Now that we have a better understanding of the various components of the CORBA architecture, let’s walk through the creation of CORBA objects using Java IDL. In order to distribute a Java object over the network using CORBA, you have to define your own CORBA-enabled interface and its implementation. This involves doing the following:
Writing an interface in the CORBA IDL
Generating a Java base interface, plus a Java stub and skeleton class, using an IDL-to-Java compiler
Writing a server-side implementation of the Java base interface
We’ll walk through these steps one by one, starting with a quick primer on CORBA IDL, followed by the requirements for creating a Java implementation of an IDL-defined remote object. A full reference for IDL syntax is provided in Appendix G. The following primer covers the basics needed to follow the rest of this chapter.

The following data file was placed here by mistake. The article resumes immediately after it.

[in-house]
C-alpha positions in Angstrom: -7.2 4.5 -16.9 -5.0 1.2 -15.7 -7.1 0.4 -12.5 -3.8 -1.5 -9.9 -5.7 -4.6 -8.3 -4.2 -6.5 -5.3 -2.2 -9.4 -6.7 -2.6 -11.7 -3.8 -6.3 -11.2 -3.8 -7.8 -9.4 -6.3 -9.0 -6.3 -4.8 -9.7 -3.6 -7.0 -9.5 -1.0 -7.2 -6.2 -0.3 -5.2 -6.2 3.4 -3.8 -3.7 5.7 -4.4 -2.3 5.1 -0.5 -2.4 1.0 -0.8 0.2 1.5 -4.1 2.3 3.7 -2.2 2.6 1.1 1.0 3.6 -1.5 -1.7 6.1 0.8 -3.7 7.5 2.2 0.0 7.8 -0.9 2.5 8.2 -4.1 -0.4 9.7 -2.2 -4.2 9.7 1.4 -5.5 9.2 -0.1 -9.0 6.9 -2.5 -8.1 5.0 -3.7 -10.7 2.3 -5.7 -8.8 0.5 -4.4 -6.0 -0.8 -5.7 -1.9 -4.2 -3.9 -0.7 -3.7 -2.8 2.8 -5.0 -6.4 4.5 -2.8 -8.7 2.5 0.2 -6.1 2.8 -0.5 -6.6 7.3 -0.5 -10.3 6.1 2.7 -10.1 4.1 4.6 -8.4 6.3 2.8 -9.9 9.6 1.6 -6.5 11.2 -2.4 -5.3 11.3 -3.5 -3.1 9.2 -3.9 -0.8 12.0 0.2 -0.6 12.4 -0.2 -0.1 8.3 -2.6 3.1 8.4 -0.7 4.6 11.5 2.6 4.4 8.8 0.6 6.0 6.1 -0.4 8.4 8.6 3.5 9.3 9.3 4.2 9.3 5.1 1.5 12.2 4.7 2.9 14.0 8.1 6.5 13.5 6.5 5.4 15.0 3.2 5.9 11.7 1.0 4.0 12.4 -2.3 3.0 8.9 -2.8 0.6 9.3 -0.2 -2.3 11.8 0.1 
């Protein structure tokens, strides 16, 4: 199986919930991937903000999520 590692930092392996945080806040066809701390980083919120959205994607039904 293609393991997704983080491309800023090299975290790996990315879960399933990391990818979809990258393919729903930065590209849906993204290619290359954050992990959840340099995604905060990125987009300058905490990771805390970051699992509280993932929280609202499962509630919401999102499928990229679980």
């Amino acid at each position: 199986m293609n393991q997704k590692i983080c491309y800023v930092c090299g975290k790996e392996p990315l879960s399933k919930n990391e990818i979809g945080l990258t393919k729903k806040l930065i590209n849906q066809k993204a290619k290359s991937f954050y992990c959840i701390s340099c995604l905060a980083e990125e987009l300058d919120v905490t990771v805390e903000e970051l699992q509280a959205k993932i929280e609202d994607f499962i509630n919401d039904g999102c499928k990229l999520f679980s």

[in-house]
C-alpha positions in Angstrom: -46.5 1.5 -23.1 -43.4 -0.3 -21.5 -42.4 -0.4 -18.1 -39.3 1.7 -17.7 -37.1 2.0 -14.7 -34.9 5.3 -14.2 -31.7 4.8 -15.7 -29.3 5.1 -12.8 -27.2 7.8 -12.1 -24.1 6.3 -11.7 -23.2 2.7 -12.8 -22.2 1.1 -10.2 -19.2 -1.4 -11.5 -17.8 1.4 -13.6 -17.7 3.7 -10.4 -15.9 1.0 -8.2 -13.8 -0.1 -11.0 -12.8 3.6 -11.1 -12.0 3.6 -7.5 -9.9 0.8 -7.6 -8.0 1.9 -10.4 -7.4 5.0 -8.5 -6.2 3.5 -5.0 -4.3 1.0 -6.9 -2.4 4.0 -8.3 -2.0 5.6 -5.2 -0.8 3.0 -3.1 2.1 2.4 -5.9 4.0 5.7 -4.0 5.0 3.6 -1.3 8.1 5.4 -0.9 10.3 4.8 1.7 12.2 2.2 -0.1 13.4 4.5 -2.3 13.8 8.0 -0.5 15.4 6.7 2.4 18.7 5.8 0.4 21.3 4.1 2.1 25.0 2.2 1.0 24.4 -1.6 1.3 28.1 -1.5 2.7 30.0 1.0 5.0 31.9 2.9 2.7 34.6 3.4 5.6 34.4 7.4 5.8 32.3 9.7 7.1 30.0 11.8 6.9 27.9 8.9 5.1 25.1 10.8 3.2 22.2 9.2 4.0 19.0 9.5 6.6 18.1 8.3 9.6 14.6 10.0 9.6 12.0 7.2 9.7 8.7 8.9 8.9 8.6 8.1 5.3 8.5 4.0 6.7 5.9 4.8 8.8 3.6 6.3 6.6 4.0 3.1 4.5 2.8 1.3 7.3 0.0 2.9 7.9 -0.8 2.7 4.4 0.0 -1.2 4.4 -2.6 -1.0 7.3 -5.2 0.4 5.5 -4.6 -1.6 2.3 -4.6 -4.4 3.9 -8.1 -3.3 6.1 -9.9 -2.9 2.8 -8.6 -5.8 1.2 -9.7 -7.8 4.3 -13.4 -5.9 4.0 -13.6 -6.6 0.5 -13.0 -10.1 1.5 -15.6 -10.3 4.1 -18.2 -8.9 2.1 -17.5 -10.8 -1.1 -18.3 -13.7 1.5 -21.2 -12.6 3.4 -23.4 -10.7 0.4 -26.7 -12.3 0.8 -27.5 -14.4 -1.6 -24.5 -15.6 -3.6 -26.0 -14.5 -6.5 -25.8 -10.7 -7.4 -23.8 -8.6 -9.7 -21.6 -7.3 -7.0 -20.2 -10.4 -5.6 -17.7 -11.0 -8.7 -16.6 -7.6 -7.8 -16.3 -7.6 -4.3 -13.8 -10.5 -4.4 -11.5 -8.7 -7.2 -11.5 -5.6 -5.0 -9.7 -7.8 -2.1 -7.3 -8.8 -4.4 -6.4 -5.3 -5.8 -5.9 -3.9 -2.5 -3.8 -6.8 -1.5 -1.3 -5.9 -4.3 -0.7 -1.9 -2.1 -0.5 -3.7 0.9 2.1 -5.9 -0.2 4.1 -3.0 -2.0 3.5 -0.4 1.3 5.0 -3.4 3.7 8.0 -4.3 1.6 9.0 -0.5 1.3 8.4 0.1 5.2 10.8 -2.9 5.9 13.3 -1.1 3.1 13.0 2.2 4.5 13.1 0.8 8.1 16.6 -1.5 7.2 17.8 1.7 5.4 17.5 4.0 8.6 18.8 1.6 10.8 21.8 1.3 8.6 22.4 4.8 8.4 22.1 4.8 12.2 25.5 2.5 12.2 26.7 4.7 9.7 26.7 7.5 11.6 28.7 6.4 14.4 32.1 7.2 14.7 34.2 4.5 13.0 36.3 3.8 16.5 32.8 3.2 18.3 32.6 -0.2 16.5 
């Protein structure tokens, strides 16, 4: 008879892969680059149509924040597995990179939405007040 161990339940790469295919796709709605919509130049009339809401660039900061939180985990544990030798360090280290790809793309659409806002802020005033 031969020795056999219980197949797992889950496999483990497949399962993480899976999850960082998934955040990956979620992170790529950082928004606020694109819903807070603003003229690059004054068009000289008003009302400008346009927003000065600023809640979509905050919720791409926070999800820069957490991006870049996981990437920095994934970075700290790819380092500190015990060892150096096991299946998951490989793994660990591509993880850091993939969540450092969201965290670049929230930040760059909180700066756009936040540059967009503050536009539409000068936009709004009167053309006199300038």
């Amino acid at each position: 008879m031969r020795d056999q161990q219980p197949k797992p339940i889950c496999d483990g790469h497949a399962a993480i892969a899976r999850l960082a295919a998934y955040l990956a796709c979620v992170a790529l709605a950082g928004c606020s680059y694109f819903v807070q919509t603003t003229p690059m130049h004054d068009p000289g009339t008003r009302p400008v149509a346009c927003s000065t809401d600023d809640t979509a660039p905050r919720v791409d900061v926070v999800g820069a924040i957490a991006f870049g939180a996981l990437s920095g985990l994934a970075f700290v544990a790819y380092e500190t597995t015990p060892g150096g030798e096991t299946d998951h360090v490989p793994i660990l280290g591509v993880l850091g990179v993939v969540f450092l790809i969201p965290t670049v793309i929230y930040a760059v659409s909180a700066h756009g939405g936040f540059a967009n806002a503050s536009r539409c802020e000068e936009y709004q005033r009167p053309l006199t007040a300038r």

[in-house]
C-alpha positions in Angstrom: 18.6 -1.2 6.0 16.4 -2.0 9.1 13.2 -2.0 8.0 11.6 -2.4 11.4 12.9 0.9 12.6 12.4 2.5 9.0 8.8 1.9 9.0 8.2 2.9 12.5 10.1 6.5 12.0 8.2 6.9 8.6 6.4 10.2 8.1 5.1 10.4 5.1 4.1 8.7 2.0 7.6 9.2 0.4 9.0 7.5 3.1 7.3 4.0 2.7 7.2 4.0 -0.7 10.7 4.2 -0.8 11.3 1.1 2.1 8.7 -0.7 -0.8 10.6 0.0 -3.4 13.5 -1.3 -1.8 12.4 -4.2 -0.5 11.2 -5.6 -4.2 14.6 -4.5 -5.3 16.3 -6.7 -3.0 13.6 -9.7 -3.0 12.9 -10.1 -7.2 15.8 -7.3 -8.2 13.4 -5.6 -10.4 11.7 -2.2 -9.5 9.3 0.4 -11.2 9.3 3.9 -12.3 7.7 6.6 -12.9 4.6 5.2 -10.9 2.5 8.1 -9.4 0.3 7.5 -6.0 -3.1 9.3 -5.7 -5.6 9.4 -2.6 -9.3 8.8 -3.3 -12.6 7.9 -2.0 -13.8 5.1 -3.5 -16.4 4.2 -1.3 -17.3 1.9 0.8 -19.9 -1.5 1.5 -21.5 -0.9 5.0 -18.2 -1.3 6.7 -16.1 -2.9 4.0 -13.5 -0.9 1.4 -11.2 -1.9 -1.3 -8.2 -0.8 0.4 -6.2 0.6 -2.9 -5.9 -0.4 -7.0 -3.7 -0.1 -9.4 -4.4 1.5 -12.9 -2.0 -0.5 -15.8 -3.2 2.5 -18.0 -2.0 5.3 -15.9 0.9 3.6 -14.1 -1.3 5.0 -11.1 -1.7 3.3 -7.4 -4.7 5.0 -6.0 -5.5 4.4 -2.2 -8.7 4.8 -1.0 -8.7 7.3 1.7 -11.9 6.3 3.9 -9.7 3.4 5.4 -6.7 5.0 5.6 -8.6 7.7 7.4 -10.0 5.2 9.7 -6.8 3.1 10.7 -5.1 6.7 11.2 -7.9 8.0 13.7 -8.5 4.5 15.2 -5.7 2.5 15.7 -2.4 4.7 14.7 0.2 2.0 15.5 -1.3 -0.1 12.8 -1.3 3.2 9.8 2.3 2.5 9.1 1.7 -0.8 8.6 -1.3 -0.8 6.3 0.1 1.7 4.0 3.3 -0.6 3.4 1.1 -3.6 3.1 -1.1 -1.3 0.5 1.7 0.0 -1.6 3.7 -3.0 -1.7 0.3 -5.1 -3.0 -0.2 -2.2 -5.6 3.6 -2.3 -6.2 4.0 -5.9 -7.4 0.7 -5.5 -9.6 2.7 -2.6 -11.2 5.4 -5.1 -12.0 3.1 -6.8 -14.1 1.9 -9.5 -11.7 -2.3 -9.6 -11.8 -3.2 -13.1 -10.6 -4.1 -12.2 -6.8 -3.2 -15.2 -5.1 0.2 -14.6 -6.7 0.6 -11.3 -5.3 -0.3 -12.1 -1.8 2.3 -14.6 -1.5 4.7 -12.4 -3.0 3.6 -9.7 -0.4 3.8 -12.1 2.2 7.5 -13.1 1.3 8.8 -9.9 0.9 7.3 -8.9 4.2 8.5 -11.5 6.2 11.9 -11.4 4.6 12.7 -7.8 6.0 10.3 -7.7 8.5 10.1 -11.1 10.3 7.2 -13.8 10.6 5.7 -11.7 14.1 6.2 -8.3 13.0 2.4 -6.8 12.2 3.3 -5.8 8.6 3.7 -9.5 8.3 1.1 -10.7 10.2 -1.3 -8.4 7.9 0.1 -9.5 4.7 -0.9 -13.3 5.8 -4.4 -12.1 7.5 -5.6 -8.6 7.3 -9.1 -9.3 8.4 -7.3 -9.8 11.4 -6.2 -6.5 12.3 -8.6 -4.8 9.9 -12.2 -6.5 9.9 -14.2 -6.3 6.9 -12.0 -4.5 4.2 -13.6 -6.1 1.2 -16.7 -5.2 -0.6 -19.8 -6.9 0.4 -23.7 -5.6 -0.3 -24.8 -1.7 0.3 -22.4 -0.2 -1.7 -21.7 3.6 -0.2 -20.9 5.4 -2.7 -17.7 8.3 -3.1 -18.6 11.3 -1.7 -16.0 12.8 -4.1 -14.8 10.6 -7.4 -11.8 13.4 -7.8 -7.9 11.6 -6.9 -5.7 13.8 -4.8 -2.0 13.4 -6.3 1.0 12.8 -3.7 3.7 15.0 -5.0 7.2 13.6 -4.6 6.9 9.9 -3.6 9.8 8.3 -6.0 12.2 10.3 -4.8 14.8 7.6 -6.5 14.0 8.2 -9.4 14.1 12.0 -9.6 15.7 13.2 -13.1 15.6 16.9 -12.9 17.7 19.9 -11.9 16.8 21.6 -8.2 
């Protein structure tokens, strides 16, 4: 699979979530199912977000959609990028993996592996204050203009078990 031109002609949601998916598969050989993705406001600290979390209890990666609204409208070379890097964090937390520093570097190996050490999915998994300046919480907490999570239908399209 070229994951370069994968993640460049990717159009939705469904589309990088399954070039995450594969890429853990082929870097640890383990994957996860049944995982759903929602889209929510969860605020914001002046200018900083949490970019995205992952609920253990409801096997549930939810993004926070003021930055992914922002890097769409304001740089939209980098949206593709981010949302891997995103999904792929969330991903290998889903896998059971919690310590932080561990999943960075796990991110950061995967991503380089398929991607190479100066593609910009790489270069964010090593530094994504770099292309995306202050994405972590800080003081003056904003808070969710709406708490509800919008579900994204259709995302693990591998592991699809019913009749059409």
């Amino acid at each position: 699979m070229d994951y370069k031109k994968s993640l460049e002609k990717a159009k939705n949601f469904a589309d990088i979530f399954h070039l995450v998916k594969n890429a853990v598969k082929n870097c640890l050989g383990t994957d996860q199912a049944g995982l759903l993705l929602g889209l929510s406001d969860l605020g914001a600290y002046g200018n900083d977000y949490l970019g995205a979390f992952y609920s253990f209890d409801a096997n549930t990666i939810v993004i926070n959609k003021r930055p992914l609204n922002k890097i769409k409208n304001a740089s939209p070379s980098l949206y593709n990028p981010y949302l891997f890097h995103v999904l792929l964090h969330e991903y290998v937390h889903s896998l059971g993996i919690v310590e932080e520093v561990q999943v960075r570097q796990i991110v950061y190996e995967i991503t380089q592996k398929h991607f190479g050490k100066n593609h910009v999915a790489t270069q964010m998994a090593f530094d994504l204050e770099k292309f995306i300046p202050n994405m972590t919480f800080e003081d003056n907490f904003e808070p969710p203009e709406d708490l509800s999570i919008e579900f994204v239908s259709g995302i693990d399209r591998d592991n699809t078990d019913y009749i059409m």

The syntax of both Java and IDL were modeled to some extent on C++, so there are a lot of similarities between the two in terms of syntax. Interfaces in IDL are declared much like classes in C++ and, thus, classes or interfaces in Java. The major differences between IDL and Java are:
IDL is a declaration language . In IDL, you declare only the names and types for interfaces, data members, methods, method parameters, and the like. Method implementations are created in the implementation language you choose (in this case Java), after you’ve used an IDL compiler to convert your IDL interface to your ...